By Richard Black
Environment correspondent, BBC News website
Gordon Brown might have made it into a list of the world's sexiest men earlier this year, but he has highlighted probably the least sexy of all approaches for decarbonising Britain.
A smiling Gordon Brown set out his environmental vision in London
In Monday's speech - his first major environmental offering since assuming the premiership - Mr Brown outlined where the UK is nationally on energy use and on climate change, and where he wants it to go.
He did the big picture stuff on UN climate negotiations and global projections for fossil fuel burning.
But he homed in on the small amounts of energy that most of us waste in our homes - the small amounts that collectively add up to a big deal.
We waste it because we do not have insulation, our boilers are old, our windows are skimpy single panes of glass. We waste it, too, because we are wasteful - we leave lights on, we fill a kettle to make a single cuppa, we leave TVs on standby rather than switching them off.
And the waste is significant, with domestic dwellings accounting for more than a quarter of our national carbon emissions.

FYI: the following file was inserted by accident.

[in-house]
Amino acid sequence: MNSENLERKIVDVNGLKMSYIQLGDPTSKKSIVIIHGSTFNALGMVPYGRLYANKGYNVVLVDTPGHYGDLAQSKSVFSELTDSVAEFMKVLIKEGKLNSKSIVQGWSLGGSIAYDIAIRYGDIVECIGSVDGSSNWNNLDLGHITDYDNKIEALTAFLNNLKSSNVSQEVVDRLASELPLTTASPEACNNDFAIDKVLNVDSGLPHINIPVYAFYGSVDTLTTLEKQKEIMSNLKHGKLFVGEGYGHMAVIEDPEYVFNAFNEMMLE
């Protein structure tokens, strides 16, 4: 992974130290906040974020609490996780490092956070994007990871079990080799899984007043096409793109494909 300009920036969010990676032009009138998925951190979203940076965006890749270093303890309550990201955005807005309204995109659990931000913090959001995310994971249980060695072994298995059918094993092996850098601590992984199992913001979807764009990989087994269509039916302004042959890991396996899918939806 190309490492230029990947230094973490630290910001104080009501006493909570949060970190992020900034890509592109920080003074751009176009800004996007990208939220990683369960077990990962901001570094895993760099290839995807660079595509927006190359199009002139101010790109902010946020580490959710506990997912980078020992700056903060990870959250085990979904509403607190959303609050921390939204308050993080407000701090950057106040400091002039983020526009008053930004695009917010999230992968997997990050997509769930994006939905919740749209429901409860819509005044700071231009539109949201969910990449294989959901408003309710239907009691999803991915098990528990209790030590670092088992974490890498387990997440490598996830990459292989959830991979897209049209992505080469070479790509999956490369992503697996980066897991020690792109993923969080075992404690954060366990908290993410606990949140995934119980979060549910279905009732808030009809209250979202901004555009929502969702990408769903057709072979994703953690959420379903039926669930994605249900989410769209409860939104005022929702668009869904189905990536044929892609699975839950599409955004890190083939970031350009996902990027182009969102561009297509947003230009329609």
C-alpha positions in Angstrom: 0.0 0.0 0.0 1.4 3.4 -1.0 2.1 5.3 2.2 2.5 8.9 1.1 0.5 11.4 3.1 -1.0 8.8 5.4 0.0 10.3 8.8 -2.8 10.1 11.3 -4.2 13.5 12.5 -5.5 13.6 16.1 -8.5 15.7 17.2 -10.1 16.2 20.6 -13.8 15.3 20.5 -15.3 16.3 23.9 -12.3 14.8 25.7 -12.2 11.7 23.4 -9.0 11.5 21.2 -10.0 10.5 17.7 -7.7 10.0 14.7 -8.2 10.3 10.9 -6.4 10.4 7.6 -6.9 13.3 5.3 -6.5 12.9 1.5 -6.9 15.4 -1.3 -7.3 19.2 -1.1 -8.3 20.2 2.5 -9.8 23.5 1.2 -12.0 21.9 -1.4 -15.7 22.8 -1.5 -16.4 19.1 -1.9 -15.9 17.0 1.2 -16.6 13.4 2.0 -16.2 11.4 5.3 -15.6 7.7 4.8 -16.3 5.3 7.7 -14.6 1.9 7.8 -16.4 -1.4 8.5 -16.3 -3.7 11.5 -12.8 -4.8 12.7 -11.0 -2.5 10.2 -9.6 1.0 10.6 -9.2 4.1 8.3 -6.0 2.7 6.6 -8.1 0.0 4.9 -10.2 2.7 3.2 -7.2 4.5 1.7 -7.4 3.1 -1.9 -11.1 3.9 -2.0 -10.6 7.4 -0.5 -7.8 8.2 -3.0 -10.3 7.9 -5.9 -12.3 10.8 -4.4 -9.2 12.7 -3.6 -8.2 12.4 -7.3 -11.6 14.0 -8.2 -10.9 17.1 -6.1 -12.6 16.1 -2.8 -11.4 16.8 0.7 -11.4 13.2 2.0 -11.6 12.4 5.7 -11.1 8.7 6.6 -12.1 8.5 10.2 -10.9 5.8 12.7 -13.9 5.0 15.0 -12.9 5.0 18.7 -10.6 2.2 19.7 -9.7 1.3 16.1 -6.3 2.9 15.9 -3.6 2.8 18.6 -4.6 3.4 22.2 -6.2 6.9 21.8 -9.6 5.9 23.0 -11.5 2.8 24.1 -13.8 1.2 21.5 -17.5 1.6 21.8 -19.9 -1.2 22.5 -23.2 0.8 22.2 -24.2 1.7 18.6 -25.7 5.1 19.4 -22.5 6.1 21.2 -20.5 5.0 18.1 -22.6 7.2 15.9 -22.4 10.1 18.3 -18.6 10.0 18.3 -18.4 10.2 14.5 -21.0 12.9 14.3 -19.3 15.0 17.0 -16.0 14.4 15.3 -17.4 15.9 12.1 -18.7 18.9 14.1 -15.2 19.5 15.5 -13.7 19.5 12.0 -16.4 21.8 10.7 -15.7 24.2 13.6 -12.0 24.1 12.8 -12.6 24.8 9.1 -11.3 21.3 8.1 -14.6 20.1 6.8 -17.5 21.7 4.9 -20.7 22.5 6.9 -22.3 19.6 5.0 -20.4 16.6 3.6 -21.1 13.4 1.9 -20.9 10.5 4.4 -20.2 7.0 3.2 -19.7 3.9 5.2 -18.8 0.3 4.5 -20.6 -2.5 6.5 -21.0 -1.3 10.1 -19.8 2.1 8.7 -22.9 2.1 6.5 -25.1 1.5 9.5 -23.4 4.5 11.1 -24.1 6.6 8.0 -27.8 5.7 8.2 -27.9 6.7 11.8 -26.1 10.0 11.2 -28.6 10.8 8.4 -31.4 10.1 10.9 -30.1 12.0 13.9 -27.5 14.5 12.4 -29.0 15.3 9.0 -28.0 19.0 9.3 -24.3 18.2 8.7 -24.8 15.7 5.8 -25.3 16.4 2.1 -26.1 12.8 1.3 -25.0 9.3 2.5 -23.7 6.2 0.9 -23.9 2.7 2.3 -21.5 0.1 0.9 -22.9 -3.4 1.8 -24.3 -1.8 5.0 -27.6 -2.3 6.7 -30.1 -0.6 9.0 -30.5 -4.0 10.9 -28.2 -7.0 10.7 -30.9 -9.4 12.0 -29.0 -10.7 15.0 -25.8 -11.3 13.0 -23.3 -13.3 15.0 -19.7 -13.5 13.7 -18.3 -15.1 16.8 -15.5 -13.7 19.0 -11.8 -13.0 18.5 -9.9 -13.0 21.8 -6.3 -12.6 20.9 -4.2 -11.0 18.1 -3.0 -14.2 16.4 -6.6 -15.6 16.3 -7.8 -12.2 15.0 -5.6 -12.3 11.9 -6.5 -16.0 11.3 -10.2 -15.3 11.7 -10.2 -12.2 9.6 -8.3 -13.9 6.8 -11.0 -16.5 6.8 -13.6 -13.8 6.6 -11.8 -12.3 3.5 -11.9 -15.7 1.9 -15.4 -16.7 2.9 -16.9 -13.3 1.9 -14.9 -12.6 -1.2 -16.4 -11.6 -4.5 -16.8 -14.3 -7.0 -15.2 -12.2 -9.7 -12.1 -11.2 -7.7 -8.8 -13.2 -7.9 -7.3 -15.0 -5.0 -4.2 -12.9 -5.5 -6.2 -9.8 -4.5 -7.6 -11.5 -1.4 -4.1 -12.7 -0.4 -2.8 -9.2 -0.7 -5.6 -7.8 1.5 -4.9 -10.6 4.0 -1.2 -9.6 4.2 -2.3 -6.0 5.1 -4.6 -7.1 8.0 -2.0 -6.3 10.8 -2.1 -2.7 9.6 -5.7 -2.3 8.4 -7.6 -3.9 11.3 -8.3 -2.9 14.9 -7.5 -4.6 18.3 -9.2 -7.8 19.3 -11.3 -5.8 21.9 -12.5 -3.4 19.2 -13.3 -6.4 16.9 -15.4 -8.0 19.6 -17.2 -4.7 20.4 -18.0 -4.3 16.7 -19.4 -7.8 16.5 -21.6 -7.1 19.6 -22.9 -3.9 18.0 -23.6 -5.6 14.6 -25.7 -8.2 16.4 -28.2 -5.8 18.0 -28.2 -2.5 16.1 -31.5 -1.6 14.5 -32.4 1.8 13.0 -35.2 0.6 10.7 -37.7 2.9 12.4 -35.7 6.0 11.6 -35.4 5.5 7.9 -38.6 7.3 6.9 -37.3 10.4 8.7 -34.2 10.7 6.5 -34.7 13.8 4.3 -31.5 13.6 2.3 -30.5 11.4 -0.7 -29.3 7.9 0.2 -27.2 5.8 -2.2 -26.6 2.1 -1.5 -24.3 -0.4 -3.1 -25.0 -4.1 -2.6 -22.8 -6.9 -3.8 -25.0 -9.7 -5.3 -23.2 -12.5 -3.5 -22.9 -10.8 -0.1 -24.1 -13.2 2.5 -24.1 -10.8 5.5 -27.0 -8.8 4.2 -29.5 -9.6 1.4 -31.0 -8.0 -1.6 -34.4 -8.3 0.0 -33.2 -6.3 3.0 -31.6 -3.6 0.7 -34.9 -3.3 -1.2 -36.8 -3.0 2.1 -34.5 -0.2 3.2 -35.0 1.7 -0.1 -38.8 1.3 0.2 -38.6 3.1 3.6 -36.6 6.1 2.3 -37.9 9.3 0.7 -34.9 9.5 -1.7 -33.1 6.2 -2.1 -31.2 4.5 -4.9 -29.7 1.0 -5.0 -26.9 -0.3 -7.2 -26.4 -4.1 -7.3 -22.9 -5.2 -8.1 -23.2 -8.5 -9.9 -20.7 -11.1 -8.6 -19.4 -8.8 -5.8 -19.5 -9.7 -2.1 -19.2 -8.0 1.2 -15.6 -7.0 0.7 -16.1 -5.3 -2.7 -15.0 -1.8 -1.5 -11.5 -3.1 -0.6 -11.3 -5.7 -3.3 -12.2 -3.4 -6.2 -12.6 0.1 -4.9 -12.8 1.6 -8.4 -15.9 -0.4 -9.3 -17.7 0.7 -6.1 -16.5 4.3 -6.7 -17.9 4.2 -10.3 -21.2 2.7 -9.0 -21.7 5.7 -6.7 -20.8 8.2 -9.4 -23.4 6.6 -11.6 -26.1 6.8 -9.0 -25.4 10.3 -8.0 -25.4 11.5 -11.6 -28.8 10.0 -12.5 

At the same time, poor insulation and old-fashioned installations leave large numbers of predominantly poor people without effective heating. Last year saw 3.7 million households categorised as "fuel poor".
The government is already running a number of schemes, such as Warm Front, intended to change all this.
Mr Brown promised a major expansion that will see five million more homes offered discounts of up to 100% on cavity or loft insulation, and another three million offered cheap or free low-energy light bulbs and other appliances.
Over the next decade, every household will be offered a smart meter that shows people the true extent of their energy use, encouraging frugality.
A new Green Homes service will give people advice, initially over the phone or online, but followed up with home visits.